New economic figures from the Organization for Economic Cooperation and Development showed an increase in public spending among developed countries during the global financial crisis, but a survey of European nations indicated publics were now looking to ratchet it down.
Although China's trade ties with and economic influence on its Asian and Pacific Rim neighbors are greater than ever, that's doesn't automatically translate into warmer feelings toward the People's Republic among publics in the region.
New OECD composite leading economic indicators suggest that Chinese and Brazilians face disappointment with their economies in the months ahead, while many Europeans, Japanese and Americans may be pleasantly surprised.
The first read on each quarter's GDP growth is eagerly anticipated by economists, forecasters and pundits of all stripes. But those numbers are almost certain to be revised; their true value lies in what they say about the U.S. economy's overall direction.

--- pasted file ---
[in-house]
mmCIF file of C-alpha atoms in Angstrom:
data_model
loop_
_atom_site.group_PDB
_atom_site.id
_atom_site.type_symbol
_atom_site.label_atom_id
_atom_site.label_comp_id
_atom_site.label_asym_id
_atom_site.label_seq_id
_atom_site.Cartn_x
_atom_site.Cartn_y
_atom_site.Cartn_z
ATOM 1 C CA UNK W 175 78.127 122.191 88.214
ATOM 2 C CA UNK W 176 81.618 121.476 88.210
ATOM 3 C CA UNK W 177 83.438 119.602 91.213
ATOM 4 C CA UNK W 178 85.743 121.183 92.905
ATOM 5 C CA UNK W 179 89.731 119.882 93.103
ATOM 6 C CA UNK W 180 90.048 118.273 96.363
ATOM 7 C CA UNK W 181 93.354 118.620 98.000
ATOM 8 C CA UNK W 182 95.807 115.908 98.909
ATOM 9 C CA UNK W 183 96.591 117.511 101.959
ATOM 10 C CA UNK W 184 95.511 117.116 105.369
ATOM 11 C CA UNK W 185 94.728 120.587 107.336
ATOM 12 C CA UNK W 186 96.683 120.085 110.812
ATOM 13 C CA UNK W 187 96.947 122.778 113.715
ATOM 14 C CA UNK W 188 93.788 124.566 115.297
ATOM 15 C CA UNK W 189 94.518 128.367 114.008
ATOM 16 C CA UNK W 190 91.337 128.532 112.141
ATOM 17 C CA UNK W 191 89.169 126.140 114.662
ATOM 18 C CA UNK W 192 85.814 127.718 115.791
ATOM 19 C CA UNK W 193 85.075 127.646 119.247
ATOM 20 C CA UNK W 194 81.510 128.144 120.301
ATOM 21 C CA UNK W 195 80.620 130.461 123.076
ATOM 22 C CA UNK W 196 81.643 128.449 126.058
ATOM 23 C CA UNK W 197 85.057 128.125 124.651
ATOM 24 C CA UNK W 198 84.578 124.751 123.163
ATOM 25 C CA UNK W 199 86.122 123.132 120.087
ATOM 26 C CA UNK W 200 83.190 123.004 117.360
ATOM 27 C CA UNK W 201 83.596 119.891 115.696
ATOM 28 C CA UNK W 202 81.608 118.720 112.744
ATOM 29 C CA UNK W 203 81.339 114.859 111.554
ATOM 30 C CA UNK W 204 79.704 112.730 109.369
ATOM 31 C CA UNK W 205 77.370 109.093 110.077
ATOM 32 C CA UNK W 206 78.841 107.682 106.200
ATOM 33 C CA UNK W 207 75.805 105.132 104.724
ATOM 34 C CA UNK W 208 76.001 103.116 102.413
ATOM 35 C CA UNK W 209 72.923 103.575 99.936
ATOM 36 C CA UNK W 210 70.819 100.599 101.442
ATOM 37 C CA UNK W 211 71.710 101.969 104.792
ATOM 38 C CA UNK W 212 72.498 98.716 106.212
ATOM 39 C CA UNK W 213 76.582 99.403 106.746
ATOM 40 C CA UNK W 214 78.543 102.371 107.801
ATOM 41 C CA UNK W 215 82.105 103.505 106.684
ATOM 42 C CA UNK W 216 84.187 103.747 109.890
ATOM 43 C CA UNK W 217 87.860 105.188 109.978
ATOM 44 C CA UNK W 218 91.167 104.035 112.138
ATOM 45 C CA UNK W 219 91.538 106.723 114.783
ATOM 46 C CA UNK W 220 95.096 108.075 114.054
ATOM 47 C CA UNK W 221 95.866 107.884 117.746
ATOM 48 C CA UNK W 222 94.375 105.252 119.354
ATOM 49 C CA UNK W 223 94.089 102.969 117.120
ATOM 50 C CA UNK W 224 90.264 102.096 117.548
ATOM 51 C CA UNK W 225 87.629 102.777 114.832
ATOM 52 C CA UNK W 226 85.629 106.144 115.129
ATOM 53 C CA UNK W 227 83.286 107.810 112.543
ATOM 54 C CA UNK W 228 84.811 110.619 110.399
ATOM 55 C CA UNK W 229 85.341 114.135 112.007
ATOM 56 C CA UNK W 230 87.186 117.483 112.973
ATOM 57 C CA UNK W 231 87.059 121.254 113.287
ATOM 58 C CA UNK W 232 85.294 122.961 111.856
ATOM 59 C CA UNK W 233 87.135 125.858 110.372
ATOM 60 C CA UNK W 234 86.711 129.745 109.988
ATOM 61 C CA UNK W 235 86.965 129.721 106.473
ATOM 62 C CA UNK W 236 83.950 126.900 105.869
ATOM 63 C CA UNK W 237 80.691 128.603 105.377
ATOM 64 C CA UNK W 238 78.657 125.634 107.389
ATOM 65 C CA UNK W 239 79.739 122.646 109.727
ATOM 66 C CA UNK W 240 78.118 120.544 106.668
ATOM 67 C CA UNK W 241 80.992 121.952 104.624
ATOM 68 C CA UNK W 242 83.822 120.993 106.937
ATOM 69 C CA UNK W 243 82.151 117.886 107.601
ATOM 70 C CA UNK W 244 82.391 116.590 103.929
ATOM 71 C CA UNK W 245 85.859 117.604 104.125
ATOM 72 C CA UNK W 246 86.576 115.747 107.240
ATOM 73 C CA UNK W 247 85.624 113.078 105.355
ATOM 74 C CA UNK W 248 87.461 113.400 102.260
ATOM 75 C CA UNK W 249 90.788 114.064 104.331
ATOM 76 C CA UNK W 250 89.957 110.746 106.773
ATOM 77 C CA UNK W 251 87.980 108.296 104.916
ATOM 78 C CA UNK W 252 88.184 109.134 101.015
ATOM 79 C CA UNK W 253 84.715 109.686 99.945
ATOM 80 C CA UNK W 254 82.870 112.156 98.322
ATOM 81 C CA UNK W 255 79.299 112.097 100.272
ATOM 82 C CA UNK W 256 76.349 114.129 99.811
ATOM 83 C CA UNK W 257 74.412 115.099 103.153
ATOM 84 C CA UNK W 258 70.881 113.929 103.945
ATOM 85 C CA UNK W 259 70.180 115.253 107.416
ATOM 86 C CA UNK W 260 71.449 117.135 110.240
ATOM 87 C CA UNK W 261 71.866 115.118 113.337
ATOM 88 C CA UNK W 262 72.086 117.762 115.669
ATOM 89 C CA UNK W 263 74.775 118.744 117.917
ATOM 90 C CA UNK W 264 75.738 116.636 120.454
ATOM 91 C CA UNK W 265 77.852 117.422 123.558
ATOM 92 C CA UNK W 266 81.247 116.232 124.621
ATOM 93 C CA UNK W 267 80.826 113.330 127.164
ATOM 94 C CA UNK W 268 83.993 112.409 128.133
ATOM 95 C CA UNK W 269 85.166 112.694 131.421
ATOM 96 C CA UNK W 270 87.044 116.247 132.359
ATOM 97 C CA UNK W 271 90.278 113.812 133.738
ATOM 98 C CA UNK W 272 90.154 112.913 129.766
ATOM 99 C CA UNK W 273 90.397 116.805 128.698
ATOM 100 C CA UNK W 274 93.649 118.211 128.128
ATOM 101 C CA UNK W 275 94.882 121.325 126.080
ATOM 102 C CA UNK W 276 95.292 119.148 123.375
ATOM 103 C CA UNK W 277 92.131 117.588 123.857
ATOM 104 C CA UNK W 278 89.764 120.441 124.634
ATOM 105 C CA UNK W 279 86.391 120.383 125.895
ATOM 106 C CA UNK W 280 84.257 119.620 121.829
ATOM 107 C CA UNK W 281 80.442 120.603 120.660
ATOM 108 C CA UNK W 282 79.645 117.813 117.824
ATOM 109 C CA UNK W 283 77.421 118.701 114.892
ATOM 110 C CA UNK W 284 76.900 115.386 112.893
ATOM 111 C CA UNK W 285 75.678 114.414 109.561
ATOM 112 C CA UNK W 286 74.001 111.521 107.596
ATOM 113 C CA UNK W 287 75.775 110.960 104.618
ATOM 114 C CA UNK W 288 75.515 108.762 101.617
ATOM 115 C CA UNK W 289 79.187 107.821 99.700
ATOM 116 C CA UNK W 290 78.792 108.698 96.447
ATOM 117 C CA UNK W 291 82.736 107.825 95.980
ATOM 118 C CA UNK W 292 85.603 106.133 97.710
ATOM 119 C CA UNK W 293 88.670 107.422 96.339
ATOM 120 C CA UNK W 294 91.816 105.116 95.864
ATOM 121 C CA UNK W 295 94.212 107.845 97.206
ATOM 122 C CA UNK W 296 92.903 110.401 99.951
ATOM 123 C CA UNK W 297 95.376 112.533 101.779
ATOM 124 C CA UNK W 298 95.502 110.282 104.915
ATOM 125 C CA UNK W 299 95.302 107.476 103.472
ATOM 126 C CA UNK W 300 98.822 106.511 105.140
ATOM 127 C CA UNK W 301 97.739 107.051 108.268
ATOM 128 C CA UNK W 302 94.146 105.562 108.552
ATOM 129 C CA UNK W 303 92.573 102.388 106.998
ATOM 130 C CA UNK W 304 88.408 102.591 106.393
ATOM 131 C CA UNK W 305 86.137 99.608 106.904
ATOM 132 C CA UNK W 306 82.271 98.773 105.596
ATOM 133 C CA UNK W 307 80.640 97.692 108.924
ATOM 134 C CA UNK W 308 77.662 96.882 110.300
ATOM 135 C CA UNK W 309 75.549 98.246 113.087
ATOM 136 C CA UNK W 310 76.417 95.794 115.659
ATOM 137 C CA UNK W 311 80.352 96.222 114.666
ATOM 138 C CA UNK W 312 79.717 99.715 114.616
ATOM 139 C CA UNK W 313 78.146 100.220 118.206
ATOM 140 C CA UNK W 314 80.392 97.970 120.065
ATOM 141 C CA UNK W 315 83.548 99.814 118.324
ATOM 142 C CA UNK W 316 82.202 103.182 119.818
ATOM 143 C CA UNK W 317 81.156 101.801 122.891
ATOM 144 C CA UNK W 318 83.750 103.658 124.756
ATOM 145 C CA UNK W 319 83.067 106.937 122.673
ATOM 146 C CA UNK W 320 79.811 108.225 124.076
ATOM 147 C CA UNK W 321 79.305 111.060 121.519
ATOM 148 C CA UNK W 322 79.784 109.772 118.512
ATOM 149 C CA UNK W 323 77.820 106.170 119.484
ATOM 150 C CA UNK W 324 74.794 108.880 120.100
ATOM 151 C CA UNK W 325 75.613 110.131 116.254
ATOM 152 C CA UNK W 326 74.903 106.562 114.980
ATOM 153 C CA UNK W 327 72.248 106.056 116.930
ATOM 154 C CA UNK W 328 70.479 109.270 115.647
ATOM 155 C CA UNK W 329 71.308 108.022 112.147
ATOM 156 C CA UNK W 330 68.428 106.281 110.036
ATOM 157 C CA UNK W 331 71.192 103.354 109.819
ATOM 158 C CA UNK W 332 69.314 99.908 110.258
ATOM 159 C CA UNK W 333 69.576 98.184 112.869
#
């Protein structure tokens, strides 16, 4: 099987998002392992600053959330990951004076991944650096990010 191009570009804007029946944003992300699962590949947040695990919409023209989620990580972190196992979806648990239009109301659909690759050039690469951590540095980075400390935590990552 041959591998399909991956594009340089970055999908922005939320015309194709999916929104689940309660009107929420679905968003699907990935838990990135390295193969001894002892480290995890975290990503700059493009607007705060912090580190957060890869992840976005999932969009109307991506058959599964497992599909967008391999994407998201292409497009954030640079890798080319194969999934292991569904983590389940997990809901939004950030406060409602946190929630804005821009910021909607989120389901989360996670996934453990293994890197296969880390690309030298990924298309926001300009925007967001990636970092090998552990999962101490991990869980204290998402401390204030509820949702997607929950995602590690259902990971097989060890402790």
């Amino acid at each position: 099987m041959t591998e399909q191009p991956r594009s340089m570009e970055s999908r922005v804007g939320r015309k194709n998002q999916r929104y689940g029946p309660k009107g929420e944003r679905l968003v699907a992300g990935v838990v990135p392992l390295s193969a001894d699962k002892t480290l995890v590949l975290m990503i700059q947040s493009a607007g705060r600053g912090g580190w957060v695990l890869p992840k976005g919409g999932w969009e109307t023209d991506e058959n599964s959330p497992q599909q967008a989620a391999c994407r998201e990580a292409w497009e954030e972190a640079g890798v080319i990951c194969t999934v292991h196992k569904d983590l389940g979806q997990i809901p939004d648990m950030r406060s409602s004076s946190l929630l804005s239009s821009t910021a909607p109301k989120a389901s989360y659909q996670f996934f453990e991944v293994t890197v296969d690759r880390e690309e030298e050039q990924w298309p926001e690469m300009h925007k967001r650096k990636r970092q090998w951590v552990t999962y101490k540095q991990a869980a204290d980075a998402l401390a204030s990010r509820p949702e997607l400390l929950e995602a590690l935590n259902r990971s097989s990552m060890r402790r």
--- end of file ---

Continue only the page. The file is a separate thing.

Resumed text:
Four years after the recession officially ended, the economic recovery remains a long way off in the view of many Americans. And opinions of economic conditions have slipped back to levels from earlier this year.
Fewer than one in five Americans rate the U.S. economy as "excellent" or "good"
The public is paying far closer attention to news about the gun control debate than news about threats from North Korea or the debate over immigration policy.
As federal spending cuts take effect and the stock market has reached record highs, the public continues to say they are hearing a mix of good and bad news about the economy.
The good news about housing and financial markets is counterbalanced by persistently negative views of news about gas prices and prices for food and consumer goods.
Just 15% of Democrats say recent economic news is mostly bad, down from 31% a month ago and among the lowest percentages over the last four years. Six-in-ten Republicans (60%) say news about the economy is mostly bad, as do 36% of independents.